New World Order for Carbon PricingNigel Topping
The Paris agreement sent a clear signal for business to expect carbon pricing to become one of the policies to achieve bold action on climate change. The French government made clear that the negotiated text was only part of the successful outcome. Powerful contributions came from the ambitious action plans submitted to the Summit that cover 187 nations and by businesses, investors, cities and regions.
Taken together, the Paris text and action plans demonstrate the inexorable rise of carbon pricing as key to decarbonizing the global economy. Ninety nations submitted action plans including market mechanisms for carbon pricing to the Paris conference. As President Francois Hollande noted, policies in effect in the G20 group of major economies mean that 90% of the global economy will be covered by a carbon pricing system by 2018. More than 1,000 companies are implementing carbon pricing as part of their action on climate change, according to the not-for-profit CDP. The final agreement recognized the importance of incentives to cut emissions through carbon pricing and other policies among companies, and regional, state, and local governments.
The entire We Mean Business coalition (BSR, CDP, Ceres, The B Team, The Climate Group, The Prince of Wales’s Corporate Leaders Group, and WBCSD) lauds this effort to strengthen the price signals giving companies and investors the certainty they need to invest and innovate to drive the transition to the clean-energy economy. Business asked for this outcome from Paris, and Paris delivered.
Paris launched an initiative to define a ‘corridor’ for increasing carbon prices, with We Mean Business and CDP forming an expert panel to set the actual price range at regular intervals. Building on the existing Carbon Pricing pathways project and the work of the Canfin-Grandjean Commission on Climate Finance, the future carbon pricing corridor will be published at the World Bank meetings in April 2016.
Paris also catalyzed support for ending fossil fuel subsidies, which the International Energy Agency estimated at $548bn per year in 2013. The Friends of Fossil Fuel Subsidies Reform, led by The Prince of Wales’s Corporate Leaders Group, presented a communiqué from close to 40 governments, hundreds of businesses and influential international organizations, urging a phase out of fossil fuel subsidies. And the summit also established a transparent system for carbon price accounting, to avoid double-counting of emissions saved.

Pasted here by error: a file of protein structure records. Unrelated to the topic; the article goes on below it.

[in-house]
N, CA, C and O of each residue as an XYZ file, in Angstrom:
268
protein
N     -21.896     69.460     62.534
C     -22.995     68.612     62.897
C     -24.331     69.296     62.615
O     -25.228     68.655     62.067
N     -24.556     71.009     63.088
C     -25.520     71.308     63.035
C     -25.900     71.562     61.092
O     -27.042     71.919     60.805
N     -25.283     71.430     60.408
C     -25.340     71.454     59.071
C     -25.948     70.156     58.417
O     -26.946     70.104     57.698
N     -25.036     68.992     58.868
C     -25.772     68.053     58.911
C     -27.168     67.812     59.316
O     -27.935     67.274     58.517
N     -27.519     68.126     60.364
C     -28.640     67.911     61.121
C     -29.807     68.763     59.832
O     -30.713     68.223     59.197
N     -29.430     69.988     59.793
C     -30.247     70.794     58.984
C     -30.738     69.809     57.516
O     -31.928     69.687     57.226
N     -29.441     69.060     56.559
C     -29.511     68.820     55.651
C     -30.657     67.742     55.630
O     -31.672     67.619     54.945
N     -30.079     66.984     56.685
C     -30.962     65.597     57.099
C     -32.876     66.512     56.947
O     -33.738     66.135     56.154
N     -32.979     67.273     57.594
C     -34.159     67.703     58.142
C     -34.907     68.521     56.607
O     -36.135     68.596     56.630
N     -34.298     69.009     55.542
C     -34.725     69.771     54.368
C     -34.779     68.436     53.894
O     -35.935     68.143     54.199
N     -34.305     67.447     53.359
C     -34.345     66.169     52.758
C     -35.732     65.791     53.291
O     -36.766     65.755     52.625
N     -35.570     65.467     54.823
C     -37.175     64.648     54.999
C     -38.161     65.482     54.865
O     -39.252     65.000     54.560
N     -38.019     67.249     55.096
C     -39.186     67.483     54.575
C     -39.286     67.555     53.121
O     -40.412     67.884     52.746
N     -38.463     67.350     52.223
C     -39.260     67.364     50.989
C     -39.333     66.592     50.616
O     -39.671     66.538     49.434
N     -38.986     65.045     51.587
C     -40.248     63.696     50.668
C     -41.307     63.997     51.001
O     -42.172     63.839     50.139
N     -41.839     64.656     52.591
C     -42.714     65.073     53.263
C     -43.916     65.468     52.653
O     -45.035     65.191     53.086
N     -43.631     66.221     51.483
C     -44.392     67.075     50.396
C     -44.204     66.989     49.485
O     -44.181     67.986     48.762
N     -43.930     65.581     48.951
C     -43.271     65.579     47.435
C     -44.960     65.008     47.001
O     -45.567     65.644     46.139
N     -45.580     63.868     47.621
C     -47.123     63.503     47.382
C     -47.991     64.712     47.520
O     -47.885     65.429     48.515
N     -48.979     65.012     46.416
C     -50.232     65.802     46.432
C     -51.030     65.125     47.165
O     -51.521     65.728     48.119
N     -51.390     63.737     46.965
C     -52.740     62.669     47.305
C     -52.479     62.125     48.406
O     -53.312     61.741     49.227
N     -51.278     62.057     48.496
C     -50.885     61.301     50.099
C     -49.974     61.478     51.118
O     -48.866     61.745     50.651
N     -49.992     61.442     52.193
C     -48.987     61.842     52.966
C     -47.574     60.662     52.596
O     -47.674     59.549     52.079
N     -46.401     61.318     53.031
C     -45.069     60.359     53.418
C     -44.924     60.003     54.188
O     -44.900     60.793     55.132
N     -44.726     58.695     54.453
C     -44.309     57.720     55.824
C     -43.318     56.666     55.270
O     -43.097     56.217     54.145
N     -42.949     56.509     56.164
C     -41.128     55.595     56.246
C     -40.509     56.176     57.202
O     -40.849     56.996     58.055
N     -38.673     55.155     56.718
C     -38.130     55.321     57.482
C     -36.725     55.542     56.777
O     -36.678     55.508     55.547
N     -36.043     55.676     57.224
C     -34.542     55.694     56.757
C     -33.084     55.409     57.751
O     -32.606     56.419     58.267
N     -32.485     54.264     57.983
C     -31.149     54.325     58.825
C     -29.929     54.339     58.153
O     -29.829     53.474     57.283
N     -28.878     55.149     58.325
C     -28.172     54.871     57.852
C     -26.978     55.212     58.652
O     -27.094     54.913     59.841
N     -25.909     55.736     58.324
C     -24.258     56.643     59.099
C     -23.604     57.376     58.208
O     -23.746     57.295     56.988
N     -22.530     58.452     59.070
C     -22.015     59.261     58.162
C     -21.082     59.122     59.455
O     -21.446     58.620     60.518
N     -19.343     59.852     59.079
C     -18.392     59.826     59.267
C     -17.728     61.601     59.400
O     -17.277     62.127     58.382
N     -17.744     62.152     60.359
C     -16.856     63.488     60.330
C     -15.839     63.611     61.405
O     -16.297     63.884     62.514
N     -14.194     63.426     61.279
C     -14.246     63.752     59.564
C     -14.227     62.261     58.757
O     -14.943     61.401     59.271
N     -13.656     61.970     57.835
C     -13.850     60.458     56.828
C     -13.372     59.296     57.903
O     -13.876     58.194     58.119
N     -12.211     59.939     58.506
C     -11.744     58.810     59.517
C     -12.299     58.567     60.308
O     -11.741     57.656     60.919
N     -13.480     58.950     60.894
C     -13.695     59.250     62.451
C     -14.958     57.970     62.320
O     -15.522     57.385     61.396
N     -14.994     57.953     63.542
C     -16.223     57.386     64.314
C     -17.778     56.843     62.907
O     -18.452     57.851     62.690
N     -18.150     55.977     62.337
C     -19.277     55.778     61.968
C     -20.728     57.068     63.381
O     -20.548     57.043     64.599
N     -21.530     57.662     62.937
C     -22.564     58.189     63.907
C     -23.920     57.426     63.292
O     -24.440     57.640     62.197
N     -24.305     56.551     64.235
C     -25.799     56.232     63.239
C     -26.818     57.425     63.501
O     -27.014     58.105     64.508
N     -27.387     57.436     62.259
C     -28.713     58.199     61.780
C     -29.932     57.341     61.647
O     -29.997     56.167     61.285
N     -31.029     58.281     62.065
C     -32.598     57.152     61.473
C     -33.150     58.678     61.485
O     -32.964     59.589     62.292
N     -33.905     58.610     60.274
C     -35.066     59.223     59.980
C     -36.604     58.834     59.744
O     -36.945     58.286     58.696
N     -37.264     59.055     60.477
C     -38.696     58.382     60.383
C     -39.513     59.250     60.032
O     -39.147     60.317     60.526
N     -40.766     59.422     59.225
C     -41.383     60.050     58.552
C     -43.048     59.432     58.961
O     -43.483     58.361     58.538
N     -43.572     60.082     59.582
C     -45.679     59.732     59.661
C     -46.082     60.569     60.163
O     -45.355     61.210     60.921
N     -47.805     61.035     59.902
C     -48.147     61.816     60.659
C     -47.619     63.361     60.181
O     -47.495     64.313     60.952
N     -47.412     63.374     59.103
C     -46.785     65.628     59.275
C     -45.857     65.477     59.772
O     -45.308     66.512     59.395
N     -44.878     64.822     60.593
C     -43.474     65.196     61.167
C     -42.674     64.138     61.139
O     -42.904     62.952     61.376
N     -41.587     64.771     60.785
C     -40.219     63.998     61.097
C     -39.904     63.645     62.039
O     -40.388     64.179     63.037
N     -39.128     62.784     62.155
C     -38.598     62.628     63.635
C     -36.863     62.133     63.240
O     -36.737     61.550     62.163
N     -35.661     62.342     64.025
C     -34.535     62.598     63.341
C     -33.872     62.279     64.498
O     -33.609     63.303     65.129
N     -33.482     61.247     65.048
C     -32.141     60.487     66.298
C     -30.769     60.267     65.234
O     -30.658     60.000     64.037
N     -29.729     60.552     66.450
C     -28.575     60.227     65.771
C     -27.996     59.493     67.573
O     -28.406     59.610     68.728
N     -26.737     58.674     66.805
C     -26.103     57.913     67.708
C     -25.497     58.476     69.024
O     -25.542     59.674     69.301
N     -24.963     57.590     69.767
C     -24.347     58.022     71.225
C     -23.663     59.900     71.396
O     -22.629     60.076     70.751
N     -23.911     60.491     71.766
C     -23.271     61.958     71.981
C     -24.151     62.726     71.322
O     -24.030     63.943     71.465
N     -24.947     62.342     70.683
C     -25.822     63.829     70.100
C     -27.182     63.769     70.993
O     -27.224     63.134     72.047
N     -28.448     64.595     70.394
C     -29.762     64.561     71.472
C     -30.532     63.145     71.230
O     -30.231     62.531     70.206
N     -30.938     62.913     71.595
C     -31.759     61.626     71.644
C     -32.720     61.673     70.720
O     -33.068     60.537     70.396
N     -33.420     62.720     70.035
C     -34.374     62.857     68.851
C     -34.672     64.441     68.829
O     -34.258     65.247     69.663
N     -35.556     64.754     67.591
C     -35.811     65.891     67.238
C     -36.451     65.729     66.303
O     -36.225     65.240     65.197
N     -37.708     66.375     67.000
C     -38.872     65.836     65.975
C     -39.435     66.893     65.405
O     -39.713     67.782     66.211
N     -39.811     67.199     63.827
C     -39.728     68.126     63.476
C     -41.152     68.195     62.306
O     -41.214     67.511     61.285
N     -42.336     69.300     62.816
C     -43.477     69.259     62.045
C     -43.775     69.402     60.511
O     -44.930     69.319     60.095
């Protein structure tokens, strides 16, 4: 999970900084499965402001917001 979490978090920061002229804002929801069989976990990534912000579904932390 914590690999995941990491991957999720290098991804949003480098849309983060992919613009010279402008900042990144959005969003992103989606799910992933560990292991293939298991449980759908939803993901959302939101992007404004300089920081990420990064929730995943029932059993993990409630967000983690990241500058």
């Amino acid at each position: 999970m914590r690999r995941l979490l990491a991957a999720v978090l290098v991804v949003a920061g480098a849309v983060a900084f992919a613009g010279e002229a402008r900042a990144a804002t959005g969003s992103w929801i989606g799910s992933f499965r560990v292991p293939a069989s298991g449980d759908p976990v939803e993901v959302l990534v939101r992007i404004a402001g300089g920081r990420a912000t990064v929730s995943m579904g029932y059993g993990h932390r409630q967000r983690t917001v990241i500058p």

The heads of France, Germany, Chile, Mexico and other nations backed the Carbon Pricing Leadership Coalition. The coalition includes 16 nations, many regional governments (including five Canadian provinces and the state of California), as well as many multinational companies and NGOs with expertise in carbon pricing. Prime Minister Justin Trudeau of Canada, who also backed the coalition, won last month’s federal election in part on an election pledge to institute a national carbon pricing plan.
Movement toward carbon pricing is inevitable, noted Hollande, and nations do not need the same carbon price or pricing mechanism to cut their emissions. China and Chile are instituting national systems and France plans to increase its domestic fossil-fuel tax, to 100 euros per metric ton in 2030, from 22 euros per metric ton next year. There was already strong momentum for carbon pricing headed into Paris, with 40 nations and 23 states, cities, and regions having adopted carbon taxes or cap-and-trade systems. We can expect many more to do so in the next few years.
World Bank President Jim Yong Kim called the momentum behind carbon pricing “a dream come true.” He believes carbon pricing is the “most direct and certain path to zero net carbon emissions” before the end of the century, necessary to combat climate change pushing an additional 100 million people into poverty. “The goal is to gradually set a sufficiently high price around the world to encourage better behavior,” he said.
We should not underestimate what was achieved in Paris simply because it did not impose a single, global price on carbon. The meeting supercharged the global momentum behind carbon pricing, led to binding national commitments and gave us the framework for collaboration and accounting to expand and converge these systems over time. This progress was made possible precisely because nations voluntarily committed to cutting emissions in ways that worked best for each.